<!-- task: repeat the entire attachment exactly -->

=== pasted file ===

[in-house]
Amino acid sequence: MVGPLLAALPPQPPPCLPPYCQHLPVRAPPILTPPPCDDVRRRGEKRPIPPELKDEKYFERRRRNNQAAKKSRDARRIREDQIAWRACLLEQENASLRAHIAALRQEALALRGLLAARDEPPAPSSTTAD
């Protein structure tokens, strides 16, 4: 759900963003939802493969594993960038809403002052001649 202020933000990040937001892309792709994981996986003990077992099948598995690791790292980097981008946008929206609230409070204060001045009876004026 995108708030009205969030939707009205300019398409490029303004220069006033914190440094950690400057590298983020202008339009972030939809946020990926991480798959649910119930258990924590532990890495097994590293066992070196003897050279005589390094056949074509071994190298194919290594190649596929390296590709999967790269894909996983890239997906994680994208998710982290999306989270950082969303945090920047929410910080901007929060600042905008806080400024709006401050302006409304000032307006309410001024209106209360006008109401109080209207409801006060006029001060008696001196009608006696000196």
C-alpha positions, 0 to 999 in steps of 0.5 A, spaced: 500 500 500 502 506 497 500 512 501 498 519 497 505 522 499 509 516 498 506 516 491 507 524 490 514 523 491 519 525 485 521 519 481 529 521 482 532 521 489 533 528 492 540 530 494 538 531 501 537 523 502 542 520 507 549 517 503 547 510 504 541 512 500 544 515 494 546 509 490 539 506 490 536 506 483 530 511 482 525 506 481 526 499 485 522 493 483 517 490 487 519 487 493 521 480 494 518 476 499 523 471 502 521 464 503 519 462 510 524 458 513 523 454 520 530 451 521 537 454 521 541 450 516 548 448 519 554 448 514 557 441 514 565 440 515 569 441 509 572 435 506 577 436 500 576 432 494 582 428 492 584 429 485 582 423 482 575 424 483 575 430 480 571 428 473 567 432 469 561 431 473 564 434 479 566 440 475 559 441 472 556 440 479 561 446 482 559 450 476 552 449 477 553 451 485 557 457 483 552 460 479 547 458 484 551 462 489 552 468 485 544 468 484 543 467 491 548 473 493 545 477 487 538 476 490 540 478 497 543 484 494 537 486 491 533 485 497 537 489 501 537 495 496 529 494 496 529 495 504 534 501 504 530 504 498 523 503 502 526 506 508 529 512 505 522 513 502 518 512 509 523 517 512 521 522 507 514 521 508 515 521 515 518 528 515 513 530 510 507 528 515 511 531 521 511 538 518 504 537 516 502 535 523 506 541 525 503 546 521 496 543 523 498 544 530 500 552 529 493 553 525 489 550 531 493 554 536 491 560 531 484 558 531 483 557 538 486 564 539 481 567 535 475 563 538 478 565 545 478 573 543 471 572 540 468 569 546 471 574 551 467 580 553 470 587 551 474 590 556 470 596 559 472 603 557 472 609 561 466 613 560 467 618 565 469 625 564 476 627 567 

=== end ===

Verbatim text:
[in-house]
Amino acid sequence: MVGPLLAALPPQPPPCLPPYCQHLPVRAPPILTPPPCDDVRRRGEKRPIPPELKDEKYFERRRRNNQAAKKSRDARRIREDQIAWRACLLEQENASLRAHIAALRQEALALRGLLAARDEPPAPSSTTAD
């Protein structure tokens, strides 16, 4: 759900963003939802493969594993960038809403002052001649 202020933000990040937001892309792709994981996986003990077992099948598995690791790292980097981008946008929206609230409070204060001045009876004026 995108708030009205969030939707009205300019398409490029303004220069006033914190440094950690400057590298983020202008339009972030939809946020990926991480798959649910119930258990924590532990890495097994590293066992070196003897050279005589390094056949074509071994190298194919290594190649596929390296590709999967790269894909996983890239997906994680994208998710982290999306989270950082969303945090920047929410910080901007929060600042905008806080400024709006401050302006409304000032307006309410001024209106209360006008109401109080209207409801006060006029001060008696001196009608006696000196």
C-alpha positions, 0 to 999 in steps of 0.5 A, spaced: 500 500 500 502 506 497 500 512 501 498 519 497 505 522 499 509 516 498 506 516 491 507 524 490 514 523 491 519 525 485 521 519 481 529 521 482 532 521 489 533 528 492 540 530 494 538 531 501 537 523 502 542 520 507 549 517 503 547 510 504 541 512 500 544 515 494 546 509 490 539 506 490 536 506 483 530 511 482 525 506 481 526 499 485 522 493 483 517 490 487 519 487 493 521 480 494 518 476 499 523 471 502 521 464 503 519 462 510 524 458 513 523 454 520 530 451 521 537 454 521 541 450 516 548 448 519 554 448 514 557 441 514 565 440 515 569 441 509 572 435 506 577 436 500 576 432 494 582 428 492 584 429 485 582 423 482 575 424 483 575 430 480 571 428 473 567 432 469 561 431 473 564 434 479 566 440 475 559 441 472 556 440 479 561 446 482 559 450 476 552 449 477 553 451 485 557 457 483 552 460 479 547 458 484 551 462 489 552 468 485 544 468 484 543 467 491 548 473 493 545 477 487 538 476 490 540 478 497 543 484 494 537 486 491 533 485 497 537 489 501 537 495 496 529 494 496 529 495 504 534 501 504 530 504 498 523 503 502 526 506 508 529 512 505 522 513 502 518 512 509 523 517 512 521 522 507 514 521 508 515 521 515 518 528 515 513 530 510 507 528 515 511 531 521 511 538 518 504 537 516 502 535 523 506 541 525 503 546 521 496 543 523 498 544 530 500 552 529 493 553 525 489 550 531 493 554 536 491 560 531 484 558 531 483 557 538 486 564 539 481 567 535 475 563 538 478 565 545 478 573 543 471 572 540 468 569 546 471 574 551 467 580 553 470 587 551 474 590 556 470 596 559 472 603 557 472 609 561 466 613 560 467 618 565 469 625 564 476 627 567 